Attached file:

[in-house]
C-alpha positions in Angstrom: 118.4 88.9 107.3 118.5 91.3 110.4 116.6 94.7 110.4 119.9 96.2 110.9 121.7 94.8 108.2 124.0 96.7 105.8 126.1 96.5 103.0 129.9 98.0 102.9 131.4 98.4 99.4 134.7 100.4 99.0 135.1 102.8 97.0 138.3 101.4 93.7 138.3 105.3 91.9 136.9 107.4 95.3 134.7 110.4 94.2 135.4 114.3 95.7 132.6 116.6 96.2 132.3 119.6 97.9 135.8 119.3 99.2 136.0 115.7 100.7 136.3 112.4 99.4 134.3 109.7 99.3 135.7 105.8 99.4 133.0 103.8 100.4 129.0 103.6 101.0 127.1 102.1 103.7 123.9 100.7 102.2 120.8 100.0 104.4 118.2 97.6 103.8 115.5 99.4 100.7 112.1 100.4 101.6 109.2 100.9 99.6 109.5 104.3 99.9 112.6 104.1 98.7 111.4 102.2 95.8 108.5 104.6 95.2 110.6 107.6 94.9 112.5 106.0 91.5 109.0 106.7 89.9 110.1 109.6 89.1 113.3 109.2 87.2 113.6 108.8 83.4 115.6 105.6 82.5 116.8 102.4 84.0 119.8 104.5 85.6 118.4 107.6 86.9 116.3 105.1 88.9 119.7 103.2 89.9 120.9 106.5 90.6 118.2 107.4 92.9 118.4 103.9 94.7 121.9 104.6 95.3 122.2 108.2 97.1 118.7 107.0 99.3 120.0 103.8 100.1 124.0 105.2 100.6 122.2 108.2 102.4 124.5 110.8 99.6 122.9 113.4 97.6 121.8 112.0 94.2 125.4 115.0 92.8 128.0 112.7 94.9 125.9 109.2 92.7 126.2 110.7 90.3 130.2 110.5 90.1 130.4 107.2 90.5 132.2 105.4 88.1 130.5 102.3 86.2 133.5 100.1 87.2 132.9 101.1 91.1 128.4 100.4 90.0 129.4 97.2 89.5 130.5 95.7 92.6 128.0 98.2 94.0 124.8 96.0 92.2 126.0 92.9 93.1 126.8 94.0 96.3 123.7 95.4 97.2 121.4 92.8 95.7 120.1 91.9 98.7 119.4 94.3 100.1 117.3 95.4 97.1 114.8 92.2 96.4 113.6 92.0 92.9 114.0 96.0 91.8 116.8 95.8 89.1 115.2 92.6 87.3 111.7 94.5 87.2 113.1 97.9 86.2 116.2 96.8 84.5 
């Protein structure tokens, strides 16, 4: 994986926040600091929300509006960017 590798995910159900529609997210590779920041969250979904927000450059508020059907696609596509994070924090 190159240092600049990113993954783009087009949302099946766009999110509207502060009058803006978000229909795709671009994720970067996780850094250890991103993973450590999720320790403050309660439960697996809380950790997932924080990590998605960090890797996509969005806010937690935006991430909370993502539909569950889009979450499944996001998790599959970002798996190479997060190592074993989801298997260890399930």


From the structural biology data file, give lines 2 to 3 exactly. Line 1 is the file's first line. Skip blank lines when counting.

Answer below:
C-alpha positions in Angstrom: 118.4 88.9 107.3 118.5 91.3 110.4 116.6 94.7 110.4 119.9 96.2 110.9 121.7 94.8 108.2 124.0 96.7 105.8 126.1 96.5 103.0 129.9 98.0 102.9 131.4 98.4 99.4 134.7 100.4 99.0 135.1 102.8 97.0 138.3 101.4 93.7 138.3 105.3 91.9 136.9 107.4 95.3 134.7 110.4 94.2 135.4 114.3 95.7 132.6 116.6 96.2 132.3 119.6 97.9 135.8 119.3 99.2 136.0 115.7 100.7 136.3 112.4 99.4 134.3 109.7 99.3 135.7 105.8 99.4 133.0 103.8 100.4 129.0 103.6 101.0 127.1 102.1 103.7 123.9 100.7 102.2 120.8 100.0 104.4 118.2 97.6 103.8 115.5 99.4 100.7 112.1 100.4 101.6 109.2 100.9 99.6 109.5 104.3 99.9 112.6 104.1 98.7 111.4 102.2 95.8 108.5 104.6 95.2 110.6 107.6 94.9 112.5 106.0 91.5 109.0 106.7 89.9 110.1 109.6 89.1 113.3 109.2 87.2 113.6 108.8 83.4 115.6 105.6 82.5 116.8 102.4 84.0 119.8 104.5 85.6 118.4 107.6 86.9 116.3 105.1 88.9 119.7 103.2 89.9 120.9 106.5 90.6 118.2 107.4 92.9 118.4 103.9 94.7 121.9 104.6 95.3 122.2 108.2 97.1 118.7 107.0 99.3 120.0 103.8 100.1 124.0 105.2 100.6 122.2 108.2 102.4 124.5 110.8 99.6 122.9 113.4 97.6 121.8 112.0 94.2 125.4 115.0 92.8 128.0 112.7 94.9 125.9 109.2 92.7 126.2 110.7 90.3 130.2 110.5 90.1 130.4 107.2 90.5 132.2 105.4 88.1 130.5 102.3 86.2 133.5 100.1 87.2 132.9 101.1 91.1 128.4 100.4 90.0 129.4 97.2 89.5 130.5 95.7 92.6 128.0 98.2 94.0 124.8 96.0 92.2 126.0 92.9 93.1 126.8 94.0 96.3 123.7 95.4 97.2 121.4 92.8 95.7 120.1 91.9 98.7 119.4 94.3 100.1 117.3 95.4 97.1 114.8 92.2 96.4 113.6 92.0 92.9 114.0 96.0 91.8 116.8 95.8 89.1 115.2 92.6 87.3 111.7 94.5 87.2 113.1 97.9 86.2 116.2 96.8 84.5 
């Protein structure tokens, strides 16, 4: 994986926040600091929300509006960017 590798995910159900529609997210590779920041969250979904927000450059508020059907696609596509994070924090 190159240092600049990113993954783009087009949302099946766009999110509207502060009058803006978000229909795709671009994720970067996780850094250890991103993973450590999720320790403050309660439960697996809380950790997932924080990590998605960090890797996509969005806010937690935006991430909370993502539909569950889009979450499944996001998790599959970002798996190479997060190592074993989801298997260890399930």